Within just a few years, central bank digital currencies (CBDCs) are expected to become an economic reality for millions of people in dozens of countries around the world.
By the start of 2023, 114 countries or currency unions, representing 95% of global GDP, were exploring – or implementing – a CBDC.1 In the build-up, the focus has shifted decisively from investigation and experimentation to the definition of a broad set of use cases for CBDCs that could result in major benefits for business, society, and individuals.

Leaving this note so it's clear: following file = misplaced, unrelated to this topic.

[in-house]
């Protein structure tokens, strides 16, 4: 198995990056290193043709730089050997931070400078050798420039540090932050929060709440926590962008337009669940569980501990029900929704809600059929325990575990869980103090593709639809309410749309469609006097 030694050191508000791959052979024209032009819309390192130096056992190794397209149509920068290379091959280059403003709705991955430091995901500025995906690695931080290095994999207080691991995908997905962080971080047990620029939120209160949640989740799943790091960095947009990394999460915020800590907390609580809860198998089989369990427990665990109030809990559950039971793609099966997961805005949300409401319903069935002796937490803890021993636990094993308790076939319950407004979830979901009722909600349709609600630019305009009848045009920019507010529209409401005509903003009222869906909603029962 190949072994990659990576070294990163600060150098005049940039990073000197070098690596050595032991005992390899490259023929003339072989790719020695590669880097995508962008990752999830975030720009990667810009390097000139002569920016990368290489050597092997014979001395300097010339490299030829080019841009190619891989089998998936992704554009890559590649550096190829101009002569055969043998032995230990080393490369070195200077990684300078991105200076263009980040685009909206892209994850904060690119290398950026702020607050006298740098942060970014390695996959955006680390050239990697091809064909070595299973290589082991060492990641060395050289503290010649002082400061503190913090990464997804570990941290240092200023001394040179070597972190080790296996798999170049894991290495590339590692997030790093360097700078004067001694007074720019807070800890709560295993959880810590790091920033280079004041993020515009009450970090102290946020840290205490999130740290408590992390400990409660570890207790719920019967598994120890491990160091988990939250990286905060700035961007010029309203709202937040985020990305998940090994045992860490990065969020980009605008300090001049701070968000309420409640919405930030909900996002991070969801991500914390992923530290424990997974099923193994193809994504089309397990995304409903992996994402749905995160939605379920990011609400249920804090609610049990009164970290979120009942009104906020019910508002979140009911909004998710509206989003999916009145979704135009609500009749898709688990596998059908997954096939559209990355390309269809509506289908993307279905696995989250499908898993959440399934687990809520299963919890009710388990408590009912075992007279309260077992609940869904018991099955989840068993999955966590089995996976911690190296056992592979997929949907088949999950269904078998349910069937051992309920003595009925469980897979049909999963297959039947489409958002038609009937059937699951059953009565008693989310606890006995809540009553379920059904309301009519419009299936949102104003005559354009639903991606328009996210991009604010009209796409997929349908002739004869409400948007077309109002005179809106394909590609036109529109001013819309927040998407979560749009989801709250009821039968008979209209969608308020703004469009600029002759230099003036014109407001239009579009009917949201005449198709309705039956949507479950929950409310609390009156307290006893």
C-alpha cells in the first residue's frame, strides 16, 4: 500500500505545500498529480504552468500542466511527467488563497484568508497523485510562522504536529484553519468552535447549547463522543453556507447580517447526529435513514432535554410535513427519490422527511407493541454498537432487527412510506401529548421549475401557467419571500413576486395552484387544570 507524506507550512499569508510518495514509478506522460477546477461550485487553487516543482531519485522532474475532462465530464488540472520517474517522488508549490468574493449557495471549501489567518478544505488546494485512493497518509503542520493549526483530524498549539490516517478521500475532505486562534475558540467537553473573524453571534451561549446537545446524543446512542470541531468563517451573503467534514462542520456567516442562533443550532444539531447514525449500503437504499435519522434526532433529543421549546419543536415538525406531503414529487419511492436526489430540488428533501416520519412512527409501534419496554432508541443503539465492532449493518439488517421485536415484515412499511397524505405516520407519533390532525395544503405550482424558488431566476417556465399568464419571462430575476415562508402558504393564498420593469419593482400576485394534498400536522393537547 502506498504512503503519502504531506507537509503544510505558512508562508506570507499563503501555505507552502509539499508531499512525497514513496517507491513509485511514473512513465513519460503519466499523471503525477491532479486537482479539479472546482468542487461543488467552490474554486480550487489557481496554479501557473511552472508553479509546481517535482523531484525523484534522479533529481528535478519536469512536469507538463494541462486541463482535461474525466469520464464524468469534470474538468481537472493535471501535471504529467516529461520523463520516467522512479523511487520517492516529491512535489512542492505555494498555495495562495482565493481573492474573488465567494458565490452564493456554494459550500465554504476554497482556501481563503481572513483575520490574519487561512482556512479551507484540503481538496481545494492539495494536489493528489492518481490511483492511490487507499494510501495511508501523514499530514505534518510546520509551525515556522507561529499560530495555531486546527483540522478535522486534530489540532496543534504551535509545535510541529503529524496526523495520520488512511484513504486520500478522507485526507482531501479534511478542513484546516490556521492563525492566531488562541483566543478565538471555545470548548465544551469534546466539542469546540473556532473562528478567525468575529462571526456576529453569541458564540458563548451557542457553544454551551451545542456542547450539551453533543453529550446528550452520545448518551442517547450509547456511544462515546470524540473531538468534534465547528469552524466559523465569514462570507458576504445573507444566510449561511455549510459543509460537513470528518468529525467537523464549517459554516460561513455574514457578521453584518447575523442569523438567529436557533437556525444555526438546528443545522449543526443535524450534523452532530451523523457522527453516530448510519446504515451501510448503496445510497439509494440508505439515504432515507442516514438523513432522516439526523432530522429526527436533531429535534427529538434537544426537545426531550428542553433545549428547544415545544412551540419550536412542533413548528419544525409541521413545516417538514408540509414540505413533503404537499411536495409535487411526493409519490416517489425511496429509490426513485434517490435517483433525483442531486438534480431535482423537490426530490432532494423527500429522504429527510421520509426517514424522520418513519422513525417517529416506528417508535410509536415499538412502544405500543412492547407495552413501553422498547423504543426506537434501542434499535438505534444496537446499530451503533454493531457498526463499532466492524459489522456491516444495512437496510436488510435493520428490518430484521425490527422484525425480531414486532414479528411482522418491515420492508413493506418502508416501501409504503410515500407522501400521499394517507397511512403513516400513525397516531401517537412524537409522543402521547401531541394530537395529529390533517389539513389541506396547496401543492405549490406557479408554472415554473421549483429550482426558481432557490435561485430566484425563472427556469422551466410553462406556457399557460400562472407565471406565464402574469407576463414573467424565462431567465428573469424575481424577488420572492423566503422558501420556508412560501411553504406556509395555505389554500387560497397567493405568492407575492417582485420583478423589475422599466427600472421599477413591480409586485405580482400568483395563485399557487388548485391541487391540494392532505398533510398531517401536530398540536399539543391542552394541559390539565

There is no universal case for a CBDC; each country has a different set of priorities and aspirations for this state-backed digital equivalent of cash. For some countries, the main impetus comes from a responsibility to ensure that fiat money continues to play its anchoring role in the digital era, against a background of privately issued digital currencies such as cryptocurrencies and stablecoins.
For others, the introduction of a CBDC is seen as the best route to much wider financial inclusion and a broader participation of individuals in the digital economy. Increasing efficiency in payments and lowering transaction costs are other compelling reasons.
In all cases, though, a key enabler of CBDCs is an extra dimension they would bring to legal tender: programmability.